A promotional video for the first album included in the new His Name Is Alive four-CD box set, A Silver Thread (Home Recordings 1979-1990), features a bunch of evocative phrases — “unamplified meditation music,” “ghosts, reincarnation and death” — that could be used to describe the instrumental, ambient home recordings that band mastermind Warren Defever, 51, made between the ages of 10 and 17. The terms were also part of the press release for the band’s 2014 rock opera, Tecuciztecatl.
But the line in the video and press release that best describes His Name Is Alive’s approach to music is “secret language and mythology.” Defever has been toying with both since the band’s debut album, Livonia, was released on the massively influential U.K. label 4AD in 1990.
“[4AD] definitely had a mysterious reputation,” Defever, 51, says via email. “The album covers rarely included photos of the band, they released a lot of weird music, and some of their most popular bands — Cocteau Twins and Dead Can Dance — mostly sang in made-up languages. I think we were super-normal and suburban by comparison. We had songs called ‘What Are You Wearing Tomorrow’ and ‘Are You Comin’ Down This Weekend,’ and we had songs about cornfields, not mysterious stuff.”
Though he denies cultivating an enigma, Defever is known for creating mysteries by playfully making things up when talking to the press — an article about him in the old Detroit-area publication Orbit was titled “His Name Is a Liar.” But the Hamtramck resident and Livonia native’s willful disregard for autobiography isn’t just a long-running dedication to pranks, or a defense mechanism — though perhaps it’s a bit of both. Defever wants listeners to bring their own interpretations to His Name Is Alive’s music, whether it’s the haunting ghost-folk of 1991’s Home Is in Your Head, the ultra-catchy pop of 2006’s Detrola, or 2016’s prog-rocking Patterns of Light.
The 60 wordless and impressionistic soundscapes on A Silver Thread (Home Recordings 1979-1990), available at hisnameisalive.bandcamp.com, is the perfect set of music for listeners to write their own His Name Is Alive headcanons.
The compilation collects three recent collections of what Defever calls “The Idiot Teenager’s” experimental bedroom juvenilia alongside a bonus disc of material and a booklet featuring liner notes by Detroit writer Mike McGonigal. Defever family photos are featured on the album covers and throughout the booklet, showing faded images of 1970s and ’80s suburban Michigan life: a group shot on a flowered couch set against a wood-paneled wall; playing in deep sidewalk snowbanks; a deer strapped to the roof of a car.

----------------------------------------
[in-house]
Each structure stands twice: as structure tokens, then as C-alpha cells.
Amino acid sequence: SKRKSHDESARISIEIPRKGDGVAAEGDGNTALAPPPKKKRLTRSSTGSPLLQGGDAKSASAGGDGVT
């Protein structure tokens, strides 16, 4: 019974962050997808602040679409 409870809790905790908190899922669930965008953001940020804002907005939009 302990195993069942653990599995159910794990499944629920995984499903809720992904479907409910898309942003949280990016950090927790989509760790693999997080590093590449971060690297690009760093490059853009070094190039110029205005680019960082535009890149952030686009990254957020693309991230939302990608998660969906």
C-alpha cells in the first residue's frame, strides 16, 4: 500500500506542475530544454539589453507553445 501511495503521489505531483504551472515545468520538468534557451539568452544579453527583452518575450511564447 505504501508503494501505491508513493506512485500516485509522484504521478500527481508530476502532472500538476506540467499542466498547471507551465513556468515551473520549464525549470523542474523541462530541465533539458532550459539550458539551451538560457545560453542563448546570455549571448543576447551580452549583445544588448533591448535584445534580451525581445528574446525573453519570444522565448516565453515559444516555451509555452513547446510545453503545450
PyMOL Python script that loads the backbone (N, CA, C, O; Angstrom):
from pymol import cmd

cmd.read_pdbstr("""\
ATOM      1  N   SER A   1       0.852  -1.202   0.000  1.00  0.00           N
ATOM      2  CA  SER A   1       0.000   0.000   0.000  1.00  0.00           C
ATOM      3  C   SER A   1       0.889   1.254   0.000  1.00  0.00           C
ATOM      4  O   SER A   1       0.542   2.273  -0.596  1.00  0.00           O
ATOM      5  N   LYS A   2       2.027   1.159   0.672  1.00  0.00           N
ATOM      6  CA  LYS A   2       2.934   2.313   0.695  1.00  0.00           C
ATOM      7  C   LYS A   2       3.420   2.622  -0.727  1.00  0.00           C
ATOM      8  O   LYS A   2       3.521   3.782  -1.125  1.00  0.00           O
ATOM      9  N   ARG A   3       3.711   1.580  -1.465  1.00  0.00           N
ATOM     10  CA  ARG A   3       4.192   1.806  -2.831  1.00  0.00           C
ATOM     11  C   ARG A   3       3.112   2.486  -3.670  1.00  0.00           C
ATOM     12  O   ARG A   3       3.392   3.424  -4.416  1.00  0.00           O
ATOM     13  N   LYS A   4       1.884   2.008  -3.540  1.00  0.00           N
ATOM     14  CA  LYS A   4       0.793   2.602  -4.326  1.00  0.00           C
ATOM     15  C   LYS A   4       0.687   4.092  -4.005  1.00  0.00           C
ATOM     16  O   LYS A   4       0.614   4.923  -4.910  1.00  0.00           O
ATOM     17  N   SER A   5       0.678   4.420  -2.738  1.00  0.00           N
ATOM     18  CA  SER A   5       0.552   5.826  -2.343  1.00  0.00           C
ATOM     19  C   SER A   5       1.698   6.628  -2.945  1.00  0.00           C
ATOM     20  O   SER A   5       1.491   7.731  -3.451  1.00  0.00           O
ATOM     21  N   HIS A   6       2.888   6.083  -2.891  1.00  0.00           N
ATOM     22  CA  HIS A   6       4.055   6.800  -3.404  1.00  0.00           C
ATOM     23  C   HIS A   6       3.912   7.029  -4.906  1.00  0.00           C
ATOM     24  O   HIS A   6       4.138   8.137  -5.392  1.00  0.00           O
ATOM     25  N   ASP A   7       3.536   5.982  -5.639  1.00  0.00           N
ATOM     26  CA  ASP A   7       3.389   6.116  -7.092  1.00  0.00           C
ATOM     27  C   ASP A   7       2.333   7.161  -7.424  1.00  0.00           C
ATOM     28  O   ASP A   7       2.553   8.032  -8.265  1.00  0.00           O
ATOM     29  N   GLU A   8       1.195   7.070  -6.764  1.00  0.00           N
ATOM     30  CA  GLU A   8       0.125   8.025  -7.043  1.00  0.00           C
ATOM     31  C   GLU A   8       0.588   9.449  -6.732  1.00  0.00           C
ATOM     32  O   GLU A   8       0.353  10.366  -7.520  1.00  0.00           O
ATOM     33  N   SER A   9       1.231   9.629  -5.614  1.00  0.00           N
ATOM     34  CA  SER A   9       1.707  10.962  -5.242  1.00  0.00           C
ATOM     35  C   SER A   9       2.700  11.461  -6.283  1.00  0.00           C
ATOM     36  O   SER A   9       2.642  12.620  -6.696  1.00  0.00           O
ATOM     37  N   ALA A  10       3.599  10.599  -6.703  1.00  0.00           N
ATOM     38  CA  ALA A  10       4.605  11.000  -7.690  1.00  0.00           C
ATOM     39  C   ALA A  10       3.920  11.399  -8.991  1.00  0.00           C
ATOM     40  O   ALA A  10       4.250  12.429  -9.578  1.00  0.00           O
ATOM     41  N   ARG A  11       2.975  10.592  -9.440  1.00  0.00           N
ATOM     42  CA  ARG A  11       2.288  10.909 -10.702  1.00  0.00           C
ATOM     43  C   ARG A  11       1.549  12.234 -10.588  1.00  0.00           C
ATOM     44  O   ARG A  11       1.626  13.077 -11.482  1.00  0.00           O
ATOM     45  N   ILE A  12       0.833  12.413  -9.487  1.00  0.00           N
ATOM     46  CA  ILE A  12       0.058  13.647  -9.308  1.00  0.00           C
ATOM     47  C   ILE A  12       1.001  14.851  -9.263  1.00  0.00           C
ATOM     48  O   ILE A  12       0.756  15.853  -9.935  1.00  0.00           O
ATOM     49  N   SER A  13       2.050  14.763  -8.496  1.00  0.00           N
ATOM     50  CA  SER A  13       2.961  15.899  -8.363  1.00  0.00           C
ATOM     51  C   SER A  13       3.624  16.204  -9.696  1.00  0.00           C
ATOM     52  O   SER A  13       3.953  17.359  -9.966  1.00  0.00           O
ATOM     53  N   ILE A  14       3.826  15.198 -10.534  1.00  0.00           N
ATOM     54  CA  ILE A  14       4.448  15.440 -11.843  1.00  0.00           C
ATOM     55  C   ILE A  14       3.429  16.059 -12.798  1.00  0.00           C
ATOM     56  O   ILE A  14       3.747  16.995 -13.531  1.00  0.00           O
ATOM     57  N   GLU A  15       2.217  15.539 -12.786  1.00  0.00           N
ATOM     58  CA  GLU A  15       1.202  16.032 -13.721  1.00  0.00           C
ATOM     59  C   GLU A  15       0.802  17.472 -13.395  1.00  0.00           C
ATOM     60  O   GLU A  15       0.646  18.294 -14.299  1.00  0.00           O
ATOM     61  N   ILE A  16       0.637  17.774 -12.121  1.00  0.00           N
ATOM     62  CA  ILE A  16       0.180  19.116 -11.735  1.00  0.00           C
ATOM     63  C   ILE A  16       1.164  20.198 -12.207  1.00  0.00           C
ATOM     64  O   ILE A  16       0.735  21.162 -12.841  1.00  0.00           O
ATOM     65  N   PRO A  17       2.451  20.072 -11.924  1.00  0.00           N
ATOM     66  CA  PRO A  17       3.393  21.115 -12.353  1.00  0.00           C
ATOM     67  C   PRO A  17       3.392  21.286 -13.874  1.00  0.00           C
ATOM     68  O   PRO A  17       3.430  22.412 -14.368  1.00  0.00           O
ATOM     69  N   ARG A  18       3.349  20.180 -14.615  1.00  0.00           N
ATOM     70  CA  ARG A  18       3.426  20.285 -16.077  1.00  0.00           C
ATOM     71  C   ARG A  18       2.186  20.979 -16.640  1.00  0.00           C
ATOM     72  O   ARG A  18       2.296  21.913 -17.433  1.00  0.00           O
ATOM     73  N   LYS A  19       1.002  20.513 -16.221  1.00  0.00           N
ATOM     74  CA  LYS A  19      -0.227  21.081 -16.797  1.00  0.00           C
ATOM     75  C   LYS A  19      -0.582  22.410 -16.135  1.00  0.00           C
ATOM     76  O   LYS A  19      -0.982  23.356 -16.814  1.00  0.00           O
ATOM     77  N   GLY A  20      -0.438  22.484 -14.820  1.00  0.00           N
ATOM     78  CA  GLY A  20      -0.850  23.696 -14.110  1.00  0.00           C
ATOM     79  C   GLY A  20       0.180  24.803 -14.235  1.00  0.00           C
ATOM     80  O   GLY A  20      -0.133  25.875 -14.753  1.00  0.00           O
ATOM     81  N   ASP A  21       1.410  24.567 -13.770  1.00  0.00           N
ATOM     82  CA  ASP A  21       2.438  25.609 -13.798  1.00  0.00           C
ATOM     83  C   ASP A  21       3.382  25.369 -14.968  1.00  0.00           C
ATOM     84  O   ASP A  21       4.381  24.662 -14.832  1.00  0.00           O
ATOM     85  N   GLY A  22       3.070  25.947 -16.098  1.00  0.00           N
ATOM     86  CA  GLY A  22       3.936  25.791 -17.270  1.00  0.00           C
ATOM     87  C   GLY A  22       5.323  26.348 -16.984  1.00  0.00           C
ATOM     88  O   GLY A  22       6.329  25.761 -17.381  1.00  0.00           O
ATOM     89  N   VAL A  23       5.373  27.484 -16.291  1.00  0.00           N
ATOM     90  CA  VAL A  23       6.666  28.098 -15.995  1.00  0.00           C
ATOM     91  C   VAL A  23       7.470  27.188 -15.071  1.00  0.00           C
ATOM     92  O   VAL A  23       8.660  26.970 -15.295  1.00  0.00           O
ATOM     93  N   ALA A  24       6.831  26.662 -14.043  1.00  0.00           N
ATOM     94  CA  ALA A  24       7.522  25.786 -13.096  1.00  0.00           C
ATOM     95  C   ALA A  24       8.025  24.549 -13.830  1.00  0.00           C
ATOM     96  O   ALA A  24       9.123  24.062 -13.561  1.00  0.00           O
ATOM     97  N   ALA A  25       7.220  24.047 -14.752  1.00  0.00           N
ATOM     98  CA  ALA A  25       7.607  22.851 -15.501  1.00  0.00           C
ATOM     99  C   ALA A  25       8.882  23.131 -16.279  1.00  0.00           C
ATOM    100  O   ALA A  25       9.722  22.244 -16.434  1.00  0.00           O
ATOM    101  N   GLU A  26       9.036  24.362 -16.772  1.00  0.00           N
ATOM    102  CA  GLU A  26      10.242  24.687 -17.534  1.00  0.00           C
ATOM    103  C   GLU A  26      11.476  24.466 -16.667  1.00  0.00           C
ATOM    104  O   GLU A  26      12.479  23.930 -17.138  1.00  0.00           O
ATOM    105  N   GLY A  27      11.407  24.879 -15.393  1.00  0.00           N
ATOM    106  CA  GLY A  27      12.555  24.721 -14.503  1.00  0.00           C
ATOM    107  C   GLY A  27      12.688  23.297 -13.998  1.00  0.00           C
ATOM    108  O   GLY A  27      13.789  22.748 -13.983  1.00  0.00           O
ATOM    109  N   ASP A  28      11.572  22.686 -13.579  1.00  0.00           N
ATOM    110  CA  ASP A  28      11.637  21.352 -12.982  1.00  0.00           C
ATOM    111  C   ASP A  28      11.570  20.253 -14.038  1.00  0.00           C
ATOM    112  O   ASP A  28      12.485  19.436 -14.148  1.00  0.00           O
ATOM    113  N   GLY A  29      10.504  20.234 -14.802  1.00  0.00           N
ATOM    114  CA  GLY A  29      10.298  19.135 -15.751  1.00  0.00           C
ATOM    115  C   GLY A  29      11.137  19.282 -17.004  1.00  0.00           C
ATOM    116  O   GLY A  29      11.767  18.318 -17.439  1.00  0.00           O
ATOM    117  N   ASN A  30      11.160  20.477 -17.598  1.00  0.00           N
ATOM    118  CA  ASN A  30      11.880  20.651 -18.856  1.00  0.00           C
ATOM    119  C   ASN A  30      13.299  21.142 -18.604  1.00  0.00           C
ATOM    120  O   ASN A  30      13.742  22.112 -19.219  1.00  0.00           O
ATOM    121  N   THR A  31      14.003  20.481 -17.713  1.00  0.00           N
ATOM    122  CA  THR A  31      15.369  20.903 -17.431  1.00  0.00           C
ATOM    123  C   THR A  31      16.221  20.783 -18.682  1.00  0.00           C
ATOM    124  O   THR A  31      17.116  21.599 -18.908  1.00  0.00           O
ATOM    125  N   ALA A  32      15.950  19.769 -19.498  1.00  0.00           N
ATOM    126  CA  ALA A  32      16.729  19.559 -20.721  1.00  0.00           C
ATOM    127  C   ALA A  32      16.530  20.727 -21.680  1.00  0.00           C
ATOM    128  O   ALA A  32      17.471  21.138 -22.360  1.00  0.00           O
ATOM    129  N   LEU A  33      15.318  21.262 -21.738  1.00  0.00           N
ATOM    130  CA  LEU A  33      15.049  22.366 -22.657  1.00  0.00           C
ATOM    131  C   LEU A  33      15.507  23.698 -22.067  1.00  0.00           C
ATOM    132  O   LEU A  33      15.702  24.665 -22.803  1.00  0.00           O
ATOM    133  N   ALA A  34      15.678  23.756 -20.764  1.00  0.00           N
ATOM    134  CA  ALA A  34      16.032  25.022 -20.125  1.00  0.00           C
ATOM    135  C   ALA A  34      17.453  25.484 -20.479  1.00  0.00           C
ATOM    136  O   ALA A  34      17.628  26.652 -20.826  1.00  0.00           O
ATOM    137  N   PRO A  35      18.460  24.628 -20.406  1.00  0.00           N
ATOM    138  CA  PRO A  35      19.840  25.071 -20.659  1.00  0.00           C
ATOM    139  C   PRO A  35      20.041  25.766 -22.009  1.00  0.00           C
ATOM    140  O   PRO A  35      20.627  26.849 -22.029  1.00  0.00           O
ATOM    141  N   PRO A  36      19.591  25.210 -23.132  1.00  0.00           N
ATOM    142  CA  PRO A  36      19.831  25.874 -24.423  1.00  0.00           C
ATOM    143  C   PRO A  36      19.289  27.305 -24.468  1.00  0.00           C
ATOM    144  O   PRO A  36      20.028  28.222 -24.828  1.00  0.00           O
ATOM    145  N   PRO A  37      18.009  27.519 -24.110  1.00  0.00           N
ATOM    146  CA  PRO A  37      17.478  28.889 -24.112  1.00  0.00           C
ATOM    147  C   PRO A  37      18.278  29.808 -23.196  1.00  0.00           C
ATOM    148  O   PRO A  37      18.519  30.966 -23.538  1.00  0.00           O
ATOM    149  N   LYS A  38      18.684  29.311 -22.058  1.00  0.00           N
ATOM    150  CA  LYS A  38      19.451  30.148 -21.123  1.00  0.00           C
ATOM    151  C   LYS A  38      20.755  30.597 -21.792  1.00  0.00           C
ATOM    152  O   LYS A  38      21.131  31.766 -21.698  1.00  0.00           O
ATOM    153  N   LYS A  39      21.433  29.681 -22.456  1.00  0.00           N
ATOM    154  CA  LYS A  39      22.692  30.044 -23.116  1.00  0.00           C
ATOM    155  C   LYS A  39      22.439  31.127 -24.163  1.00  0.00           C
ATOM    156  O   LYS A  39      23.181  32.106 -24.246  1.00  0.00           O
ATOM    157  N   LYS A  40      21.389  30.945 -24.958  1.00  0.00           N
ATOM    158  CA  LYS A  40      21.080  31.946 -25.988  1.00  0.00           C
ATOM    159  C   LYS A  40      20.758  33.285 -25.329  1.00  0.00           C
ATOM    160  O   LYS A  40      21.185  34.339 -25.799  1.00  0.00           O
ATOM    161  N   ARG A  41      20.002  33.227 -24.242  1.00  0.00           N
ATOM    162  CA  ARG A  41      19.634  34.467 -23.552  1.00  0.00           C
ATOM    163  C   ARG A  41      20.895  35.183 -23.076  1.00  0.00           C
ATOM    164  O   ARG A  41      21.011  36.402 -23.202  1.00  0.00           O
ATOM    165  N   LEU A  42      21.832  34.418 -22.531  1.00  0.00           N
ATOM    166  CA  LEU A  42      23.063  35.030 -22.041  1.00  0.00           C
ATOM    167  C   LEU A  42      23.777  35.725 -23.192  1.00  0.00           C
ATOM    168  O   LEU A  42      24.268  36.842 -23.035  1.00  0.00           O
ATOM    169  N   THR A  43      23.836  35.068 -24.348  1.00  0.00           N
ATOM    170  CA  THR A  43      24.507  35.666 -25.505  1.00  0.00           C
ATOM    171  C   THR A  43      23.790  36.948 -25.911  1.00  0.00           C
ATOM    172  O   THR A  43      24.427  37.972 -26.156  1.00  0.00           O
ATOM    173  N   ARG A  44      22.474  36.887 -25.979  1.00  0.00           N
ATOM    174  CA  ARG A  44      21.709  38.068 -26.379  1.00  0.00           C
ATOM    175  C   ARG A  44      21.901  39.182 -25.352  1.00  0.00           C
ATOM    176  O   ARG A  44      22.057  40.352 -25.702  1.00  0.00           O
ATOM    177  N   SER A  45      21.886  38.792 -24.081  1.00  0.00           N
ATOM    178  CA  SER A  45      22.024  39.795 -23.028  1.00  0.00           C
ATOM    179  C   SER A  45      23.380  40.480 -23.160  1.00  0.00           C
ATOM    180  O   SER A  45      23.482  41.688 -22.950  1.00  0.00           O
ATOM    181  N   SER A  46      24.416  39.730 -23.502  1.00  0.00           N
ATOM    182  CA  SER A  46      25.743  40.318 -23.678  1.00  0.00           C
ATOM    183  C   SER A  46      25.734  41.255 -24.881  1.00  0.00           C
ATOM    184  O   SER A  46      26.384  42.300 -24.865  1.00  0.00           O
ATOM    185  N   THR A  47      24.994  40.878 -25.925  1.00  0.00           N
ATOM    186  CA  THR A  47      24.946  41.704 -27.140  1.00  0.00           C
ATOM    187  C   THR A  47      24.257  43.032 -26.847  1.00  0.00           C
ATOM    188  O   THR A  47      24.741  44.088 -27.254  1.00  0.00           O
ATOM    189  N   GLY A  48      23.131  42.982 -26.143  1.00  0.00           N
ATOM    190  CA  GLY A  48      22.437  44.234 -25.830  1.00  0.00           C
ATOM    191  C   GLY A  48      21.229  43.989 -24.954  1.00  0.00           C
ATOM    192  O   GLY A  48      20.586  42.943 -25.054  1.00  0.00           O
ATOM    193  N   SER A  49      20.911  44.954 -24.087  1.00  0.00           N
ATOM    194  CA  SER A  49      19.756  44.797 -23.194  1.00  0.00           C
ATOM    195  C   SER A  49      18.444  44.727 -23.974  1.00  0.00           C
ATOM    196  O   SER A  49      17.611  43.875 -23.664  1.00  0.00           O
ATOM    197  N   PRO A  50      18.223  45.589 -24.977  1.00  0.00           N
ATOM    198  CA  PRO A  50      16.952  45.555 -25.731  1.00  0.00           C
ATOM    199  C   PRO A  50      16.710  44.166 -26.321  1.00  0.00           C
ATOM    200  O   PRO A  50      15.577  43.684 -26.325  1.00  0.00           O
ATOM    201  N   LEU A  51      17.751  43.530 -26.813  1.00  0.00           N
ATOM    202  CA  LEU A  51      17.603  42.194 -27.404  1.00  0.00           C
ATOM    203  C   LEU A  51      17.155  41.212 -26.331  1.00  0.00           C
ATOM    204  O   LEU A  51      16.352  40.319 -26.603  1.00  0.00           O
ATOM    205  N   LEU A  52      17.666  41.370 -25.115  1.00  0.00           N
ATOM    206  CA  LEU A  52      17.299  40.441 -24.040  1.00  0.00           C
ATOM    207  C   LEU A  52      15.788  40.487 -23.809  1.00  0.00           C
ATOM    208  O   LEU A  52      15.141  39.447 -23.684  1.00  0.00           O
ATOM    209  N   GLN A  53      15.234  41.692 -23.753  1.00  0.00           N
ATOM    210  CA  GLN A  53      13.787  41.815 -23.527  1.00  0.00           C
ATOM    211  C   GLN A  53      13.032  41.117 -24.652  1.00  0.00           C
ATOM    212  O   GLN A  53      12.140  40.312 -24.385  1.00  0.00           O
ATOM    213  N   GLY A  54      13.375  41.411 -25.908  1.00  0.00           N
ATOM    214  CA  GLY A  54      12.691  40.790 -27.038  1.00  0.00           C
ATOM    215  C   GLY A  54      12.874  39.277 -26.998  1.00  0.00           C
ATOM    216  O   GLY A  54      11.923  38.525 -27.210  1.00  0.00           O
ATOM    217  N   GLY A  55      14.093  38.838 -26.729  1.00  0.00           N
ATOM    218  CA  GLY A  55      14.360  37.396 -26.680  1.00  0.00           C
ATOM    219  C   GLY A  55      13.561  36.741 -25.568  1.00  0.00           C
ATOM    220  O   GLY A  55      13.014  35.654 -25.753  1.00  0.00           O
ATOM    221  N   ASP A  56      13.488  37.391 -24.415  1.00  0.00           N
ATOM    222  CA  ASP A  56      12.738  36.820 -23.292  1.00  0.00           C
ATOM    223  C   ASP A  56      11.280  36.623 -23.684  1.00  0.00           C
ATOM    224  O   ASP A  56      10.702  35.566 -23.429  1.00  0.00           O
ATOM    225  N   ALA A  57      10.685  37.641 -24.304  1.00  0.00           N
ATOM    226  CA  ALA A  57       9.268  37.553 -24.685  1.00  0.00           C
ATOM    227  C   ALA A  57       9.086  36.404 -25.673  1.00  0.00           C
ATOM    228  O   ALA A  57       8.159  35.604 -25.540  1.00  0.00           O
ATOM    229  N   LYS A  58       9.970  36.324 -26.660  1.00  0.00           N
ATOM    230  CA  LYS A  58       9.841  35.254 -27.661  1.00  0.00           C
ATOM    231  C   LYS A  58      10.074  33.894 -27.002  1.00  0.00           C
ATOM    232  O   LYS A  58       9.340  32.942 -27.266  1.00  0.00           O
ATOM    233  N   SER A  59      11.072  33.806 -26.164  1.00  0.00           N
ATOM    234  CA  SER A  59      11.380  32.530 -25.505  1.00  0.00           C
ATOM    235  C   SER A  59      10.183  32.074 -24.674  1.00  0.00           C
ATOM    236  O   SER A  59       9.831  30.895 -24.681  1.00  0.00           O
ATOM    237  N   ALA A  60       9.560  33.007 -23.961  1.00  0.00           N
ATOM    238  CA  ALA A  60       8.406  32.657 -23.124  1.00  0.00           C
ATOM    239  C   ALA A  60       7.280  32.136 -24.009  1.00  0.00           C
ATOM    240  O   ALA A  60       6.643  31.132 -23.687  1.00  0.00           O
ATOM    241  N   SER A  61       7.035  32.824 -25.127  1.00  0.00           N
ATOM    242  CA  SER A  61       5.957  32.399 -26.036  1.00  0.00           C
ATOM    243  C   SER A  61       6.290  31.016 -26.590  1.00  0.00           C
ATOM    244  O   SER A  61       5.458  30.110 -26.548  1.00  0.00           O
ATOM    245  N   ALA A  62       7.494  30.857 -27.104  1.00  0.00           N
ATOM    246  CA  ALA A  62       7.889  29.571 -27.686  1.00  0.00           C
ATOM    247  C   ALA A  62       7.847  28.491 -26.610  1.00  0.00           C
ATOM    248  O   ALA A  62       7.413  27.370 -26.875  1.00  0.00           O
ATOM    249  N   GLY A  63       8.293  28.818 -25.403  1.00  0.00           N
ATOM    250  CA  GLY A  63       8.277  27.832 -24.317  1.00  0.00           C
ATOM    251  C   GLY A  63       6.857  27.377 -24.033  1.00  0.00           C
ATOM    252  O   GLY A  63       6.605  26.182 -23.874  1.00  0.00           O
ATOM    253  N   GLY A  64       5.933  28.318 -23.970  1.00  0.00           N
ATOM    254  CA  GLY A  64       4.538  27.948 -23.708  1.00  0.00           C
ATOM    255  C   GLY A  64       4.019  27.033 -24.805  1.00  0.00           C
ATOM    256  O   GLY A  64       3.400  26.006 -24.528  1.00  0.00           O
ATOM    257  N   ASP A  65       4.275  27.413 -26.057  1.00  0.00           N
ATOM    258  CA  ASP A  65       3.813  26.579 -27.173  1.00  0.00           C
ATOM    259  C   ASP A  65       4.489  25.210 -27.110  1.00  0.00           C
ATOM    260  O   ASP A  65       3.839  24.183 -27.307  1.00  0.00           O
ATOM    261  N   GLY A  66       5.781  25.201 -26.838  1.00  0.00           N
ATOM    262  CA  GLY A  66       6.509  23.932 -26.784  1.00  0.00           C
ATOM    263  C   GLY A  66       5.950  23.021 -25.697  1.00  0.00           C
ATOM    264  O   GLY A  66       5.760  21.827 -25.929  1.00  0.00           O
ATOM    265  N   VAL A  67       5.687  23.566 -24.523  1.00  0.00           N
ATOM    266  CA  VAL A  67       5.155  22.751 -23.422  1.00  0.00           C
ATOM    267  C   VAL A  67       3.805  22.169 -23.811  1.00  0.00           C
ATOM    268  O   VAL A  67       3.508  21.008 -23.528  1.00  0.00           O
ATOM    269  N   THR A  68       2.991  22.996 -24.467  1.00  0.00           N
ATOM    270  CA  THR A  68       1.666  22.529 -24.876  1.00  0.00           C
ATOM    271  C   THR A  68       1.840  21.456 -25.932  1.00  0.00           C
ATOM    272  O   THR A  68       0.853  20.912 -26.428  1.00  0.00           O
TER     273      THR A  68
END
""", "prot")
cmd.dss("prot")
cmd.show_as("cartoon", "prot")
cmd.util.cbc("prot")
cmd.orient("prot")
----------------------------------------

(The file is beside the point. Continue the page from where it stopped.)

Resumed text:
There’s a wistful sense of nostalgia with the home recordings project, but also a hint of melancholy that both mourns childhood and evinces a tension with it, maybe owing to Defever’s growing up as a sensitive, creative person in a typical suburban Michigan environment where such traits weren’t always welcome. When asked if that’s the case, Defever brushes off the idea.
“You are projecting,” he says. “The music is instrumental and is vague enough for people to hear what they want to hear in it; it’s fine. … I had suggested waterfalls, rainbows, and sunsets for album covers and instead the label started stalking my aunts’, uncles’, cousins’, and brothers’ Instagrams for embarrassing old family photos to use. Initially I thought it was a practical joke and that the combination of a pimply teenager on the album cover and poorly conceived teenage jams was going to end me.”
Ann Arbor native and Detroit musical polymath Shelley Salant was tasked to go through Defever’s multiple boxes of tapes, transferring them to a computer and listening to the hissy relics for interesting sections that Defever could then sort through, clean up, and reorder to make up the albums in A Silver Thread.
“I’ve kept these tapes in a grocery bag for years and years, and then later a cardboard box without a lid,” Defever says. “They weren’t in great shape. … I told [Salant] I kinda recalled that there might be 10 good ambient tracks buried deep in these hundreds of hours of terrible nonsense. … I needed someone who could listen and not judge me too harshly. … I owe her forever.”
Defever has long worked with creative women like Salant as part of His Name Is Alive. He’s employed multiple female vocalists to front the band over the past 30 years, as well as playing with a huge rotating cast of talented Detroit-area musicians.
But His Name Is Alive is entirely Defever’s esoteric vision: the cryptic beauty he projects into the world, and the fables and figments of how that comeliness comes to be.